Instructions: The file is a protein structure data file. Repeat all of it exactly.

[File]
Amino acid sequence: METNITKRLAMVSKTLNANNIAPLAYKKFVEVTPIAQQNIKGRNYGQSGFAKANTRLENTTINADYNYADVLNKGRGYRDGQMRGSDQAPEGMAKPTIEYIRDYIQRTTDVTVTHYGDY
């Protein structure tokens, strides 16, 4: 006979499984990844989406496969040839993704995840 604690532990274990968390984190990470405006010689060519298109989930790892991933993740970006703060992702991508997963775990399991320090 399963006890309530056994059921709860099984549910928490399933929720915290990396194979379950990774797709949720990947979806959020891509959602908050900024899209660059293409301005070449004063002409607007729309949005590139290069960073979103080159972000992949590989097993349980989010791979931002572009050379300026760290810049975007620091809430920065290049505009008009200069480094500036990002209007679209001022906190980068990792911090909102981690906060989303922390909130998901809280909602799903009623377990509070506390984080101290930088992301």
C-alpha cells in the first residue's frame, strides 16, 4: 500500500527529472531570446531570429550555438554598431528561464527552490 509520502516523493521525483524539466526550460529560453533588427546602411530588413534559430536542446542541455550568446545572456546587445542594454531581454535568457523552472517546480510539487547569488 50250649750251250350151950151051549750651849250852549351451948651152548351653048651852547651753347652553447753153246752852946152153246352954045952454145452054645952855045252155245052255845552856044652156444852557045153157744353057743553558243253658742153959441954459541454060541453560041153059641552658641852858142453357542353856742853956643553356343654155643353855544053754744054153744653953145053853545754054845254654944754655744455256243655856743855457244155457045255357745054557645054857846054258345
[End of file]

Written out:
Amino acid sequence: METNITKRLAMVSKTLNANNIAPLAYKKFVEVTPIAQQNIKGRNYGQSGFAKANTRLENTTINADYNYADVLNKGRGYRDGQMRGSDQAPEGMAKPTIEYIRDYIQRTTDVTVTHYGDY
């Protein structure tokens, strides 16, 4: 006979499984990844989406496969040839993704995840 604690532990274990968390984190990470405006010689060519298109989930790892991933993740970006703060992702991508997963775990399991320090 399963006890309530056994059921709860099984549910928490399933929720915290990396194979379950990774797709949720990947979806959020891509959602908050900024899209660059293409301005070449004063002409607007729309949005590139290069960073979103080159972000992949590989097993349980989010791979931002572009050379300026760290810049975007620091809430920065290049505009008009200069480094500036990002209007679209001022906190980068990792911090909102981690906060989303922390909130998901809280909602799903009623377990509070506390984080101290930088992301």
C-alpha cells in the first residue's frame, strides 16, 4: 500500500527529472531570446531570429550555438554598431528561464527552490 509520502516523493521525483524539466526550460529560453533588427546602411530588413534559430536542446542541455550568446545572456546587445542594454531581454535568457523552472517546480510539487547569488 50250649750251250350151950151051549750651849250852549351451948651152548351653048651852547651753347652553447753153246752852946152153246352954045952454145452054645952855045252155245052255845552856044652156444852557045153157744353057743553558243253658742153959441954459541454060541453560041153059641552658641852858142453357542353856742853956643553356343654155643353855544053754744054153744653953145053853545754054845254654944754655744455256243655856743855457244155457045255357745054557645054857846054258345